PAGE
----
They know how to spell Courage, Persistence. Today, I am convinced that both of these once small children, now young adults, are spelling these words with their lives. And the words can be summed up in one short phrase: Soul force.
Rev. Dr. King did not have his visions in isolation: older figures helped to shape him. One of these was a Black preacher named Howard Thurman.
Another was a Russian Christian named Leo Tolstoy ,2 and a third was an Indian prophet named Mohandas Gandhi, from whom he learned the methodology of mass nonviolent action. At the heart of his message was an Indian word he coined, satyagraha meaning “insistence on the truth”, or in another way of saying it, the force of the soul’s truth: call it soul force.
Gandhi, heavily influenced by the teachings of Jesus in the Sermon on the Mount, and by the methodology of Jesus in resisting the powers of his day, had come to believe that the only way to resist oppression faithfully was by resisting the forces of power and money and hatred with the superior force of truth and love.
Nonviolence is often assumed to be the only resort of the weak: but Gandhi insisted that soul force is stronger than any other force in the world.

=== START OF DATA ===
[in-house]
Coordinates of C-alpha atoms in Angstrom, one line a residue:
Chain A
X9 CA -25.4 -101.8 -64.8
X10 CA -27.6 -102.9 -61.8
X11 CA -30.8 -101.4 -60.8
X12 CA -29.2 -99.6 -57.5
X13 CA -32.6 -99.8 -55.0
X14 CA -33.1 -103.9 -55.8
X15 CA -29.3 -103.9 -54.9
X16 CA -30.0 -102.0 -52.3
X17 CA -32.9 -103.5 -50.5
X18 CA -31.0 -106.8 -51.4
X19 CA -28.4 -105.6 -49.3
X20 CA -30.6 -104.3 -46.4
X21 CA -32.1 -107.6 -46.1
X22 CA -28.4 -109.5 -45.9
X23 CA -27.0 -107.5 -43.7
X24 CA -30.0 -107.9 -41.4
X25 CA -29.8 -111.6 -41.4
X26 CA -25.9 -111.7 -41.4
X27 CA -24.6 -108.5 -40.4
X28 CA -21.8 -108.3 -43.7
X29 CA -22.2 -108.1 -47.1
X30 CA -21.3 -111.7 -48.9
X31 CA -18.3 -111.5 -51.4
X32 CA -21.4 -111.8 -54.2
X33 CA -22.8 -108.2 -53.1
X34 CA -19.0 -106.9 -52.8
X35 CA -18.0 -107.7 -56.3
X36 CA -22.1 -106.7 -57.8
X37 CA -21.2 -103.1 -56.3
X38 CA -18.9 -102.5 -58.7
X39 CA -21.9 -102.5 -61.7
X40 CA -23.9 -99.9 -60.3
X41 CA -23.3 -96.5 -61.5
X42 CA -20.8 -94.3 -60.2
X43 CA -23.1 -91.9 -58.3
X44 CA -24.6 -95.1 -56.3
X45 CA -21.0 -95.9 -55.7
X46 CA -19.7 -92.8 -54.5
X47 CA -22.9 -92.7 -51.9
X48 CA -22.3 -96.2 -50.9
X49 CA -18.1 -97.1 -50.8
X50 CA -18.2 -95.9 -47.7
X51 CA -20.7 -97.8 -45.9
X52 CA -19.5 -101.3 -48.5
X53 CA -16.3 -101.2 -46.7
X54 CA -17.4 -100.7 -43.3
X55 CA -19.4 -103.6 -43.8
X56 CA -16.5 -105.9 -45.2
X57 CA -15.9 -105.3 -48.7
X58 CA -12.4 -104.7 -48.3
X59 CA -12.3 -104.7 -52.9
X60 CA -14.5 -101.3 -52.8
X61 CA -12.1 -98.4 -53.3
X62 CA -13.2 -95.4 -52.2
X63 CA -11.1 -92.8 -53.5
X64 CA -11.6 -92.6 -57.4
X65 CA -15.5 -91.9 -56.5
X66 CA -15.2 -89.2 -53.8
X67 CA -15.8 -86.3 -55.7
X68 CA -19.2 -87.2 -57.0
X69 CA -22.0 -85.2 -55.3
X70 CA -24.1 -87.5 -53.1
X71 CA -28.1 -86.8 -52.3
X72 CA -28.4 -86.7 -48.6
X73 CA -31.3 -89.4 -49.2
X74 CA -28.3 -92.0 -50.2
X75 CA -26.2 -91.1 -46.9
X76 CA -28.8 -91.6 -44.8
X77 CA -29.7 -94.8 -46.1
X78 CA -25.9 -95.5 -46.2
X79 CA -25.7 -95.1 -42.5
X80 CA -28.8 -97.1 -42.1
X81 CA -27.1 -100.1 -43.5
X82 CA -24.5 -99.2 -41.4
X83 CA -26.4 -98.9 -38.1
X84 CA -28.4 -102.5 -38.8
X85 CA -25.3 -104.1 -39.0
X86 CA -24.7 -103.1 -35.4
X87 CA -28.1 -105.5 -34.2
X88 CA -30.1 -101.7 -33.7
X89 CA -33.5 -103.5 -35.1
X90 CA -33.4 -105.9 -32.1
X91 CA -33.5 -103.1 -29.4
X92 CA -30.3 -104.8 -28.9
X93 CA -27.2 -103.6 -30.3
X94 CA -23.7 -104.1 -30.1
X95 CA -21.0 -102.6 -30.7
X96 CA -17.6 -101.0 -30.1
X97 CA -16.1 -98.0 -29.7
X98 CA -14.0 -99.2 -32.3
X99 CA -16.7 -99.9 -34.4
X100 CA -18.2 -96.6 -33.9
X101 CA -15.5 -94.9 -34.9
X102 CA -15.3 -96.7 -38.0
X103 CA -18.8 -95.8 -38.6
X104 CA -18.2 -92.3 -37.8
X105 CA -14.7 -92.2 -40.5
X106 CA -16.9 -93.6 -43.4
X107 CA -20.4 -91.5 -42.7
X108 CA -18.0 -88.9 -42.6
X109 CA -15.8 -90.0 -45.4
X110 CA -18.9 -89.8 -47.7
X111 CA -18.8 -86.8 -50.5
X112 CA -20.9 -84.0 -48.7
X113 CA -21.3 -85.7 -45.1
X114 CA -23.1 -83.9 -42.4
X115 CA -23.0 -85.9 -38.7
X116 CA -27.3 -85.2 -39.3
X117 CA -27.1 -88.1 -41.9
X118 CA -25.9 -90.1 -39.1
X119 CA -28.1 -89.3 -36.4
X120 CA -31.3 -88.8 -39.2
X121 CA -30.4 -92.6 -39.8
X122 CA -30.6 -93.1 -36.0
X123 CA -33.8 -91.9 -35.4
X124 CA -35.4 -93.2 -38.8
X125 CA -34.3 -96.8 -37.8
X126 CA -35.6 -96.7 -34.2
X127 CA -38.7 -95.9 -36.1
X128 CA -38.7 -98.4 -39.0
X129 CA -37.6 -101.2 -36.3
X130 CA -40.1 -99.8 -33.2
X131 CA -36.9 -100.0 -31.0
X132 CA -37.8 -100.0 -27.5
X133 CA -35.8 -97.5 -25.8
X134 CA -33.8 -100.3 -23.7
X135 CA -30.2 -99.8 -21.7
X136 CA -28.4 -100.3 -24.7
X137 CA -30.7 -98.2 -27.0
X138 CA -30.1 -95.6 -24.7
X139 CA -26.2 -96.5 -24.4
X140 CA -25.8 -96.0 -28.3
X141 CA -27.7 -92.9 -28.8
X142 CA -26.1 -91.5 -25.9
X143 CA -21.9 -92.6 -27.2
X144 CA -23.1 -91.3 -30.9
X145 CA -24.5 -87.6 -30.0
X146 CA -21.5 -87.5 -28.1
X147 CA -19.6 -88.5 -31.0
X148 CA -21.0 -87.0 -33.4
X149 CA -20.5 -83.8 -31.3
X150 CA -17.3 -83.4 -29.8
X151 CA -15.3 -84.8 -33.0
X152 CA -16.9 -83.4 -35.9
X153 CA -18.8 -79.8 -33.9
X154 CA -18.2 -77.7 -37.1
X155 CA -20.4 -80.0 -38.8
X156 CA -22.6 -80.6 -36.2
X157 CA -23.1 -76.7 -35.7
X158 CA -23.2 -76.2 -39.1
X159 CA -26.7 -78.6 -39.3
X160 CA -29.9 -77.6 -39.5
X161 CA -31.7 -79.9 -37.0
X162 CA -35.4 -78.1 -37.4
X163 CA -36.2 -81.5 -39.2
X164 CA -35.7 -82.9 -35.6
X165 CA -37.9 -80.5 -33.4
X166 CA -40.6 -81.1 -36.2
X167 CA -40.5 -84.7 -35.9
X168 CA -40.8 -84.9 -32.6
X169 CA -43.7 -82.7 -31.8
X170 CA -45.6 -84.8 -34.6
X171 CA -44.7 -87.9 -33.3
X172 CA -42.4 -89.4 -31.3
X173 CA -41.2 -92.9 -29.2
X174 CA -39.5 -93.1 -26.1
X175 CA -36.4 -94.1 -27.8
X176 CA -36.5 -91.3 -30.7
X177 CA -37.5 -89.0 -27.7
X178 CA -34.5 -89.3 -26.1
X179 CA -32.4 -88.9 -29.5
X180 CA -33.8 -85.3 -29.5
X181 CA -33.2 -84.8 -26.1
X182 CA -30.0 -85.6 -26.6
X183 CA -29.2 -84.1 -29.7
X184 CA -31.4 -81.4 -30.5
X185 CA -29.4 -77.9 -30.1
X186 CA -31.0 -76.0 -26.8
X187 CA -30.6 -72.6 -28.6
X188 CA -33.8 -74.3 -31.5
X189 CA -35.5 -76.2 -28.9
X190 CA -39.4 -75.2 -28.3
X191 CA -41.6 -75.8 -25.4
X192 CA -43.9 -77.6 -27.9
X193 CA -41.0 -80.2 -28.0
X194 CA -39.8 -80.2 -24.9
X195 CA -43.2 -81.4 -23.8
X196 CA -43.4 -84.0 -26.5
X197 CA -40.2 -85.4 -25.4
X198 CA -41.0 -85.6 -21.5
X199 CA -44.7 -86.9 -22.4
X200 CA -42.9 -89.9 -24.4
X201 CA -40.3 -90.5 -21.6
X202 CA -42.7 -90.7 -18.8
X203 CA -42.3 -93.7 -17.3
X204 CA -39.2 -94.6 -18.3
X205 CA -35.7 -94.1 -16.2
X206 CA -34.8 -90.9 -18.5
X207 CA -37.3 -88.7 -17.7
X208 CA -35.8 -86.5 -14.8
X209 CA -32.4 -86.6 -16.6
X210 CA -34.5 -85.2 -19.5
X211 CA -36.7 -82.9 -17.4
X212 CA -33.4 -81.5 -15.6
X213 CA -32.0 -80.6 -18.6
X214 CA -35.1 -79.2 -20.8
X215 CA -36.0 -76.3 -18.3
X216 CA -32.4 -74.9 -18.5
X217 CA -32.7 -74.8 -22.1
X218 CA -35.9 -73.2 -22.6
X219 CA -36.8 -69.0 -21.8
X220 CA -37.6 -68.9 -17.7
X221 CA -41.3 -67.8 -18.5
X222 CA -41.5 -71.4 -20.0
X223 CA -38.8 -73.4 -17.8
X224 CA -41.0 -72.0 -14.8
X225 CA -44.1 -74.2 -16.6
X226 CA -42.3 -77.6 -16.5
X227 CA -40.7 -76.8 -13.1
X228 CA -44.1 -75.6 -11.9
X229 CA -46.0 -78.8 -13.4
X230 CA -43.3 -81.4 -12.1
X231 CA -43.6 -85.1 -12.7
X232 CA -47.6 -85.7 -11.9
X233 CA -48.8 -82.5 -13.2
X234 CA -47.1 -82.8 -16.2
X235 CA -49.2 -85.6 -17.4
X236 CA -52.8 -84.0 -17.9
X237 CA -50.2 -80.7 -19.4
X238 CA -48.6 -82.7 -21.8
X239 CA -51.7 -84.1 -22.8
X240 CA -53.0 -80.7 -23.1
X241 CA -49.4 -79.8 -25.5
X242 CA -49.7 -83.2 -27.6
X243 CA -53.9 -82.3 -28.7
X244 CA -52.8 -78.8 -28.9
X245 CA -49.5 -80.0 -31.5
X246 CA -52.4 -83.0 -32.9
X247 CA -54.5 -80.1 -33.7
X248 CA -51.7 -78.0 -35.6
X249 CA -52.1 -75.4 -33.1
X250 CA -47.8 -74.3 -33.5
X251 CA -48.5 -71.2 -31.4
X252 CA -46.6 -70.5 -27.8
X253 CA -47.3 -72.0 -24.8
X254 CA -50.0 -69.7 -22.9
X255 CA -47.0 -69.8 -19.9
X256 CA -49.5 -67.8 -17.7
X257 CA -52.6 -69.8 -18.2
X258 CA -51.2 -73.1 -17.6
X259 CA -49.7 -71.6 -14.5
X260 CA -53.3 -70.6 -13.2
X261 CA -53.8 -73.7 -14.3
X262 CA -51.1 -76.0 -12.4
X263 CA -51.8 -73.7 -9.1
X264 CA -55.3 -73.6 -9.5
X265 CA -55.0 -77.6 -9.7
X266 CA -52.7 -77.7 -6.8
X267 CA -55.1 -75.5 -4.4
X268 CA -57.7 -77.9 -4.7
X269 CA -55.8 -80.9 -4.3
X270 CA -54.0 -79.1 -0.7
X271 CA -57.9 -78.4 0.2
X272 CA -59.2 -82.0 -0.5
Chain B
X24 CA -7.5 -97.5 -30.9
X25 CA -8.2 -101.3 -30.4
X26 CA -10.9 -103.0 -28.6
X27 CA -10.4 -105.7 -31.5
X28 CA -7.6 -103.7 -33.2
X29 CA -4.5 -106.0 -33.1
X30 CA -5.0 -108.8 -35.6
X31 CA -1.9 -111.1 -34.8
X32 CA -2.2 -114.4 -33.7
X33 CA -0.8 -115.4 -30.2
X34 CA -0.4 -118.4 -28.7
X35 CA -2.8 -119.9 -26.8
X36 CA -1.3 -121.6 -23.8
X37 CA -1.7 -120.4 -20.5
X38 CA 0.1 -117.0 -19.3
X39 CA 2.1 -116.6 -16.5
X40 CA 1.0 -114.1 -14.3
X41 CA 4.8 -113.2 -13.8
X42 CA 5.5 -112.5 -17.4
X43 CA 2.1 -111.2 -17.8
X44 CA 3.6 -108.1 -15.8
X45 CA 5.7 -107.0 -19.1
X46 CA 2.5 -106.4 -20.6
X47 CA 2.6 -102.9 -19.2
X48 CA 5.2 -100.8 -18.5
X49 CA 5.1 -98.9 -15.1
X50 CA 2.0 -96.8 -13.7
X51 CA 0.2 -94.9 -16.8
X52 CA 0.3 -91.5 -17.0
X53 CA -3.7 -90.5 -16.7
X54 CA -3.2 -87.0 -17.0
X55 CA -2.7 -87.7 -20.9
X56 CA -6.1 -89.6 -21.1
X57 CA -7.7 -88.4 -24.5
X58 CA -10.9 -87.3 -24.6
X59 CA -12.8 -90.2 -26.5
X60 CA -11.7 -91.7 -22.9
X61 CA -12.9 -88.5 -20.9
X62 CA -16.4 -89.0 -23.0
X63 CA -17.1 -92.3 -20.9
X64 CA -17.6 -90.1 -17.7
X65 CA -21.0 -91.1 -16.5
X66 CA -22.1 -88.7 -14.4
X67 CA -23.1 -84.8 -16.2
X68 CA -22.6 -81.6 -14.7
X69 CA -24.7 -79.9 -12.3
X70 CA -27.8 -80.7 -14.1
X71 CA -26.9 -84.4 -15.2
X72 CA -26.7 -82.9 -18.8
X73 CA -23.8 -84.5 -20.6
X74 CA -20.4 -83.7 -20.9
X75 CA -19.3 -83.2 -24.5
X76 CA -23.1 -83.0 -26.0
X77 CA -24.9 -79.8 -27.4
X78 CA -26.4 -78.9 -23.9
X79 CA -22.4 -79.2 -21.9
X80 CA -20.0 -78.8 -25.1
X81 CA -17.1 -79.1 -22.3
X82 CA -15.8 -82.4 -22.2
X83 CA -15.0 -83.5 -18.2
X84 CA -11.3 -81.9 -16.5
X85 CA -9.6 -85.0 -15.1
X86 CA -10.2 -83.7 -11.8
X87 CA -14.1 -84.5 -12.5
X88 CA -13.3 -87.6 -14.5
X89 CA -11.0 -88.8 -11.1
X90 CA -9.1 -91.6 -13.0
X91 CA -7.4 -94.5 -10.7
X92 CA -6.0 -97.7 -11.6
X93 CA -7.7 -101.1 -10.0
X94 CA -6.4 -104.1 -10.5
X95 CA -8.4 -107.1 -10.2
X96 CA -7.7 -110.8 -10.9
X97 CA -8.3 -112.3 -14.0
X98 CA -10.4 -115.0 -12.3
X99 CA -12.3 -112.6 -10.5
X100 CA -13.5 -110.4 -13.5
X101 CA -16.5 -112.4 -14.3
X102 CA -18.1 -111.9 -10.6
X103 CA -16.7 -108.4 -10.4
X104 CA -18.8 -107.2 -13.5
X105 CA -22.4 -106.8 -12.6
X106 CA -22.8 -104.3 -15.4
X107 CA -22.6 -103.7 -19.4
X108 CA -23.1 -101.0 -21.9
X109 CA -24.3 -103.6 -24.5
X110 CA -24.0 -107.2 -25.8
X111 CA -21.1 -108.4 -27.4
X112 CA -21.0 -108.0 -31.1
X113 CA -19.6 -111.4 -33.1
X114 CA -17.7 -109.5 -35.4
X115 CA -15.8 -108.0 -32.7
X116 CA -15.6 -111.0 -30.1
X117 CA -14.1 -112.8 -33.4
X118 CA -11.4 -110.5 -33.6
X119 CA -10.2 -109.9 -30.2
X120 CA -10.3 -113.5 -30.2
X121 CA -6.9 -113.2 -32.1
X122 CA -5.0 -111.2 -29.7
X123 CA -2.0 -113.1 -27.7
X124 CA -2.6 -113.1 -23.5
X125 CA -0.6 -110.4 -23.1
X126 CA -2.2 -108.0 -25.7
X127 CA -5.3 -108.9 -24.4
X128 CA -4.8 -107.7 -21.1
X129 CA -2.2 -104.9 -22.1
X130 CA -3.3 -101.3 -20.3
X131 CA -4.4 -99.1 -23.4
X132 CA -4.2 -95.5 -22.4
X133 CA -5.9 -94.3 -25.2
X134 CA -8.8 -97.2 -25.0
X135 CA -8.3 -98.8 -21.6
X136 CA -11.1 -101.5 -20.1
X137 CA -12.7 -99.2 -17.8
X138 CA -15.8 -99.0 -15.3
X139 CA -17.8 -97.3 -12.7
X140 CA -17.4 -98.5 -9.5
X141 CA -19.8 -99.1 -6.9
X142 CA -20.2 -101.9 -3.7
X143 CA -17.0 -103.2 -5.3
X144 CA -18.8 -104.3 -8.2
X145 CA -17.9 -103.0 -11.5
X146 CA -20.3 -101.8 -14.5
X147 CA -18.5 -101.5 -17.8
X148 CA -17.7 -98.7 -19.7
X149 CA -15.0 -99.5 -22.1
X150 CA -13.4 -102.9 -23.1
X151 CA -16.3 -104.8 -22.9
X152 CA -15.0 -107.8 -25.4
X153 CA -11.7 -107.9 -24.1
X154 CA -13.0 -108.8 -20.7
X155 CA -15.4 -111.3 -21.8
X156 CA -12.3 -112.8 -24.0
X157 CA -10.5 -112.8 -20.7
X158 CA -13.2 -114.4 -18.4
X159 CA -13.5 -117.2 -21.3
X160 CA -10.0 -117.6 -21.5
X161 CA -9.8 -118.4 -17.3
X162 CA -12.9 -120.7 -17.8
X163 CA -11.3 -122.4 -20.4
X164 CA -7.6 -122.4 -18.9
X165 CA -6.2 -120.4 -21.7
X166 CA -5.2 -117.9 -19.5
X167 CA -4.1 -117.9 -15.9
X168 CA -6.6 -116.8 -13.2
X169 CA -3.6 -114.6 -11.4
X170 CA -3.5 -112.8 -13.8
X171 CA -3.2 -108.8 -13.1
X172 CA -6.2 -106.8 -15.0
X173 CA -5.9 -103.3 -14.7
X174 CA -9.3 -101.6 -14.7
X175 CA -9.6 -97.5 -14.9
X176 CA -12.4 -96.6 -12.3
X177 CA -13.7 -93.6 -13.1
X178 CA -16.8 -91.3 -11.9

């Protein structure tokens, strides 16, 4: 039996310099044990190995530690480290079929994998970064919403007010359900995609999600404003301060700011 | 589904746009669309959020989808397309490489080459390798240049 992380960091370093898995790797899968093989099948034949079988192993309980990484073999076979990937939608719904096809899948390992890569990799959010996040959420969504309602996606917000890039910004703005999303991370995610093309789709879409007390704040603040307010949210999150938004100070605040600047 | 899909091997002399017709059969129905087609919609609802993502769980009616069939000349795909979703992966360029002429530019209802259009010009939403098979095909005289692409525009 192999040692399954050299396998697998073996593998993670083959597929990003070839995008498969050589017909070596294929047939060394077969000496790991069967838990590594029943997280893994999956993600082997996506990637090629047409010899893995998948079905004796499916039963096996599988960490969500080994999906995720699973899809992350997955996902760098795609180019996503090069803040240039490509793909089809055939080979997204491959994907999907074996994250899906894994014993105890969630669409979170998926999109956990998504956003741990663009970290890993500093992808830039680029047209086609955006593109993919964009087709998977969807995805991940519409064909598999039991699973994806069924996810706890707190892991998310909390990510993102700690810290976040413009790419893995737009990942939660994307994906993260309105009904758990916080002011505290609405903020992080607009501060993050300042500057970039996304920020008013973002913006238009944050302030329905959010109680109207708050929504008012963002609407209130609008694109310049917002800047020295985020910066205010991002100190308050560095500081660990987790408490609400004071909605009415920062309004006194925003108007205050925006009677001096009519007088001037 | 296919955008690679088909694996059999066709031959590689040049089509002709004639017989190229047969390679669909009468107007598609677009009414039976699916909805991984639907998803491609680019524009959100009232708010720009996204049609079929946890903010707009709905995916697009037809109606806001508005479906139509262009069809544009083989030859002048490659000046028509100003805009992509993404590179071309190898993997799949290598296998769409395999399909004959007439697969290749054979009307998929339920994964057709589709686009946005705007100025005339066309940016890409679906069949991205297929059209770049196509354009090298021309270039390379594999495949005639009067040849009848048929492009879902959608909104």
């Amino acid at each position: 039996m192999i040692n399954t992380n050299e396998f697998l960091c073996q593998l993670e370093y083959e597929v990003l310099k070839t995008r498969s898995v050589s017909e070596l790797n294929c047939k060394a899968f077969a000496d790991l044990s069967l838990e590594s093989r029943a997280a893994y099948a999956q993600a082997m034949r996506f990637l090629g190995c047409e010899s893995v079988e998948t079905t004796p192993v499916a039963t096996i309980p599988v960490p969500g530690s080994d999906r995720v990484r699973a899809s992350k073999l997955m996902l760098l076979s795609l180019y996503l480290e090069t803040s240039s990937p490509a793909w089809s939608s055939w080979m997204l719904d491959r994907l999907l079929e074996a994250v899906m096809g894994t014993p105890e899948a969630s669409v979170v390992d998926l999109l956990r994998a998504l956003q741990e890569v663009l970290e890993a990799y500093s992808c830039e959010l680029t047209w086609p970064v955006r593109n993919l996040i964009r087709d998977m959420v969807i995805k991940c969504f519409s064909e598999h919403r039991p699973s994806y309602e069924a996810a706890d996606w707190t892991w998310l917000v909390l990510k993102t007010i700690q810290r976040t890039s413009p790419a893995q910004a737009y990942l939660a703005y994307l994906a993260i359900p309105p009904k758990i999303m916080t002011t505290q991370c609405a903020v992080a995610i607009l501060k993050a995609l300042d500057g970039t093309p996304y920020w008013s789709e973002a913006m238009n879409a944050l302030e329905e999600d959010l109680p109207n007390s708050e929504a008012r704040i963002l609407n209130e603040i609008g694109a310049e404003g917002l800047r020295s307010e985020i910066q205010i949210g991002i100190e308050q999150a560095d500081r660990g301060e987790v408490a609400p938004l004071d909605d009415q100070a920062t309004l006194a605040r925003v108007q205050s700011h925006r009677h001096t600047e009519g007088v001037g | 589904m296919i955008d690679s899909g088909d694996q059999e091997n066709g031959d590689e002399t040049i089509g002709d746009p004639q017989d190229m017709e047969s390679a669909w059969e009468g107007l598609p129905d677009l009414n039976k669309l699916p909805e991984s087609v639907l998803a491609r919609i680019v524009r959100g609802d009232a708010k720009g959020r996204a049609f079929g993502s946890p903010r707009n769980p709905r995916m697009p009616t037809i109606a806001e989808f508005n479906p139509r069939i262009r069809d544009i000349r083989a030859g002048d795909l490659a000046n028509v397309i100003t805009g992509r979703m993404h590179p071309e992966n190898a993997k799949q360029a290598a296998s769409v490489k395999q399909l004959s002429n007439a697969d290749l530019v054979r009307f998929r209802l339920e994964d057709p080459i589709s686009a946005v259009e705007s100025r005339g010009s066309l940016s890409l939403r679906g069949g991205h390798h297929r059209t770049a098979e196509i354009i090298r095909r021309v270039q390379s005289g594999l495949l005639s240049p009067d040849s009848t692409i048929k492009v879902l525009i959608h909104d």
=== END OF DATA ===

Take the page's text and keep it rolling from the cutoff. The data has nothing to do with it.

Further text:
In a thoughtful opinion piece published in the Albany Times-Union [ “America needs to resolve racist legacy,” Page D-1, January 17, 2015], Pedro Perez, retired first deputy superintendent of the New York State Police, points out that despite
the election of President Barack Obama, the appointment of Eric Holder to U.S. Attorney-General and the many other men and women of color holding high office…. This progress has not changed the lives of many blacks, and Latinos living in the United States. Poverty, economic instability limited educational opportunities and, more insidiously, the abuse of power by some police officers and departments decry those advances.
We need to have a serious dialogue about race, because it still matters. We cannot allow our cultural, ethnic, political and/or philosophical differences to continue to delay this conversation, just as we cannot allow those differences form ensuring just laws are passed and enforced equitably.